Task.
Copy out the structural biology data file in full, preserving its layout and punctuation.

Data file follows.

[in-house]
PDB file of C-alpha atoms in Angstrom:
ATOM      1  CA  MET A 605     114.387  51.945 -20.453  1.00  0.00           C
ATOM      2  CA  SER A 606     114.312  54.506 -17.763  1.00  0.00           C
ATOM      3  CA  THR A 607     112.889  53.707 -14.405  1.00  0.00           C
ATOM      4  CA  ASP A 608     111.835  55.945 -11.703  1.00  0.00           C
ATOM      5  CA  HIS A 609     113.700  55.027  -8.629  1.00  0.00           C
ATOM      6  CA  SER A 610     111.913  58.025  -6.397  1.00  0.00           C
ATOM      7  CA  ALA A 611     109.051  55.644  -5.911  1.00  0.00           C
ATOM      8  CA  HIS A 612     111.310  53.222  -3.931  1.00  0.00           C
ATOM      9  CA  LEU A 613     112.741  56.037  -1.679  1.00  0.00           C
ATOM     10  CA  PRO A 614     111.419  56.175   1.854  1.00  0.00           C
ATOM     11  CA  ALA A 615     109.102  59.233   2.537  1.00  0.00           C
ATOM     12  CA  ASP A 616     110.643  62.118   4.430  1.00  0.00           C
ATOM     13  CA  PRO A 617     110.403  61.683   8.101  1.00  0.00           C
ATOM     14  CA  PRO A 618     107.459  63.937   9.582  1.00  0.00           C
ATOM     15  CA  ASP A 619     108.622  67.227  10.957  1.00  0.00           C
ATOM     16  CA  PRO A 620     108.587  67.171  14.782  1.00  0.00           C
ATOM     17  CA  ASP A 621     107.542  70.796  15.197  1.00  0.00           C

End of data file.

[in-house]
PDB file of C-alpha atoms in Angstrom:
ATOM      1  CA  MET A 605     114.387  51.945 -20.453  1.00  0.00           C
ATOM      2  CA  SER A 606     114.312  54.506 -17.763  1.00  0.00           C
ATOM      3  CA  THR A 607     112.889  53.707 -14.405  1.00  0.00           C
ATOM      4  CA  ASP A 608     111.835  55.945 -11.703  1.00  0.00           C
ATOM      5  CA  HIS A 609     113.700  55.027  -8.629  1.00  0.00           C
ATOM      6  CA  SER A 610     111.913  58.025  -6.397  1.00  0.00           C
ATOM      7  CA  ALA A 611     109.051  55.644  -5.911  1.00  0.00           C
ATOM      8  CA  HIS A 612     111.310  53.222  -3.931  1.00  0.00           C
ATOM      9  CA  LEU A 613     112.741  56.037  -1.679  1.00  0.00           C
ATOM     10  CA  PRO A 614     111.419  56.175   1.854  1.00  0.00           C
ATOM     11  CA  ALA A 615     109.102  59.233   2.537  1.00  0.00           C
ATOM     12  CA  ASP A 616     110.643  62.118   4.430  1.00  0.00           C
ATOM     13  CA  PRO A 617     110.403  61.683   8.101  1.00  0.00           C
ATOM     14  CA  PRO A 618     107.459  63.937   9.582  1.00  0.00           C
ATOM     15  CA  ASP A 619     108.622  67.227  10.957  1.00  0.00           C
ATOM     16  CA  PRO A 620     108.587  67.171  14.782  1.00  0.00           C
ATOM     17  CA  ASP A 621     107.542  70.796  15.197  1.00  0.00           C